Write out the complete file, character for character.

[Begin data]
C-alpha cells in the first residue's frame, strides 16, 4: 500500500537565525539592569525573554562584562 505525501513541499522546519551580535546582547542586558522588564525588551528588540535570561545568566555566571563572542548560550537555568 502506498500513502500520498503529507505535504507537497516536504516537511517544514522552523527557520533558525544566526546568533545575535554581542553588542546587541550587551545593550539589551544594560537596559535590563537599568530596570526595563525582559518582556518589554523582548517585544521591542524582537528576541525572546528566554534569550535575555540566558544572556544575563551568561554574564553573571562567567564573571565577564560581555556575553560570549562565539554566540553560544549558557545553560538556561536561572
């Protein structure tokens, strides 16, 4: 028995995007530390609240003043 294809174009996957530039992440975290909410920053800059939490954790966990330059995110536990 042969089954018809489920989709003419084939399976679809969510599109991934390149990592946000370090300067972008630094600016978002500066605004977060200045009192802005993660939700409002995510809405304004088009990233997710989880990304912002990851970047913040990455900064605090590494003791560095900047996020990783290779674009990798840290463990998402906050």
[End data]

C-alpha cells in the first residue's frame, strides 16, 4: 500500500537565525539592569525573554562584562 505525501513541499522546519551580535546582547542586558522588564525588551528588540535570561545568566555566571563572542548560550537555568 502506498500513502500520498503529507505535504507537497516536504516537511517544514522552523527557520533558525544566526546568533545575535554581542553588542546587541550587551545593550539589551544594560537596559535590563537599568530596570526595563525582559518582556518589554523582548517585544521591542524582537528576541525572546528566554534569550535575555540566558544572556544575563551568561554574564553573571562567567564573571565577564560581555556575553560570549562565539554566540553560544549558557545553560538556561536561572
């Protein structure tokens, strides 16, 4: 028995995007530390609240003043 294809174009996957530039992440975290909410920053800059939490954790966990330059995110536990 042969089954018809489920989709003419084939399976679809969510599109991934390149990592946000370090300067972008630094600016978002500066605004977060200045009192802005993660939700409002995510809405304004088009990233997710989880990304912002990851970047913040990455900064605090590494003791560095900047996020990783290779674009990798840290463990998402906050």